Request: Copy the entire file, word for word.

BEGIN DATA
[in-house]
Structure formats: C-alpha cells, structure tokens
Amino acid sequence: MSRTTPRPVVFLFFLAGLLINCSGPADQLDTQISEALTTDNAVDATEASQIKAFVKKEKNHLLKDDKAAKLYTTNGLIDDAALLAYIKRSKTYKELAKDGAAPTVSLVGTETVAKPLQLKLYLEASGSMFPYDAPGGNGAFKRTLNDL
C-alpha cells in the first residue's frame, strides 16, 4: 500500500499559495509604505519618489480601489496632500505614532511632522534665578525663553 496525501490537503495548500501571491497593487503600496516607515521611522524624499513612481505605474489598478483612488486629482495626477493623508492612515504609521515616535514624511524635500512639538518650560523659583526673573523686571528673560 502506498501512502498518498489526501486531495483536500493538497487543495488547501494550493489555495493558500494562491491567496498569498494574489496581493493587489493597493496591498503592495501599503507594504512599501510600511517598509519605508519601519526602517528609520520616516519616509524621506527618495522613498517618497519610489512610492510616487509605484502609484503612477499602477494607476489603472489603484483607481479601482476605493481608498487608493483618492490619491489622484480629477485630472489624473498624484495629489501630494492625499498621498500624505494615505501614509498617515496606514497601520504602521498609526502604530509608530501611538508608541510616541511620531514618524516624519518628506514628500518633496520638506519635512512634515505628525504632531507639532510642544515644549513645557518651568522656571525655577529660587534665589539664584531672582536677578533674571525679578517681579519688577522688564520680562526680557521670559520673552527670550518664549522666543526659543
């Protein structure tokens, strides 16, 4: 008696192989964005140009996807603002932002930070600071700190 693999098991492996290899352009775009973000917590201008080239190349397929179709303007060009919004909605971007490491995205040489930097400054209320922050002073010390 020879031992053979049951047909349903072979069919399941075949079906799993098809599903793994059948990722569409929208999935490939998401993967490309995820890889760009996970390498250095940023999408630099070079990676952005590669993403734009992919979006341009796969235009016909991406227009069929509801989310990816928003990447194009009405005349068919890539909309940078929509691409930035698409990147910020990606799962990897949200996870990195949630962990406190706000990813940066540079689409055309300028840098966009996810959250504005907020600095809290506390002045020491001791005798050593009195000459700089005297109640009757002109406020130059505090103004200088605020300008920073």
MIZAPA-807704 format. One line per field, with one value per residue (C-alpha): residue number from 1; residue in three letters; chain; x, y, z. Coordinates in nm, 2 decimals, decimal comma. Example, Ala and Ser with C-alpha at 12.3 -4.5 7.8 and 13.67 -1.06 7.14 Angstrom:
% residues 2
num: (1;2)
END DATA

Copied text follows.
[in-house]
Structure formats: C-alpha cells, structure tokens
Amino acid sequence: MSRTTPRPVVFLFFLAGLLINCSGPADQLDTQISEALTTDNAVDATEASQIKAFVKKEKNHLLKDDKAAKLYTTNGLIDDAALLAYIKRSKTYKELAKDGAAPTVSLVGTETVAKPLQLKLYLEASGSMFPYDAPGGNGAFKRTLNDL
C-alpha cells in the first residue's frame, strides 16, 4: 500500500499559495509604505519618489480601489496632500505614532511632522534665578525663553 496525501490537503495548500501571491497593487503600496516607515521611522524624499513612481505605474489598478483612488486629482495626477493623508492612515504609521515616535514624511524635500512639538518650560523659583526673573523686571528673560 502506498501512502498518498489526501486531495483536500493538497487543495488547501494550493489555495493558500494562491491567496498569498494574489496581493493587489493597493496591498503592495501599503507594504512599501510600511517598509519605508519601519526602517528609520520616516519616509524621506527618495522613498517618497519610489512610492510616487509605484502609484503612477499602477494607476489603472489603484483607481479601482476605493481608498487608493483618492490619491489622484480629477485630472489624473498624484495629489501630494492625499498621498500624505494615505501614509498617515496606514497601520504602521498609526502604530509608530501611538508608541510616541511620531514618524516624519518628506514628500518633496520638506519635512512634515505628525504632531507639532510642544515644549513645557518651568522656571525655577529660587534665589539664584531672582536677578533674571525679578517681579519688577522688564520680562526680557521670559520673552527670550518664549522666543526659543
């Protein structure tokens, strides 16, 4: 008696192989964005140009996807603002932002930070600071700190 693999098991492996290899352009775009973000917590201008080239190349397929179709303007060009919004909605971007490491995205040489930097400054209320922050002073010390 020879031992053979049951047909349903072979069919399941075949079906799993098809599903793994059948990722569409929208999935490939998401993967490309995820890889760009996970390498250095940023999408630099070079990676952005590669993403734009992919979006341009796969235009016909991406227009069929509801989310990816928003990447194009009405005349068919890539909309940078929509691409930035698409990147910020990606799962990897949200996870990195949630962990406190706000990813940066540079689409055309300028840098966009996810959250504005907020600095809290506390002045020491001791005798050593009195000459700089005297109640009757002109406020130059505090103004200088605020300008920073």
MIZAPA-807704 format. One line per field, with one value per residue (C-alpha): residue number from 1; residue in three letters; chain; x, y, z. Coordinates in nm, 2 decimals, decimal comma. Example, Ala and Ser with C-alpha at 12.3 -4.5 7.8 and 13.67 -1.06 7.14 Angstrom:
% residues 2
num: (1;2)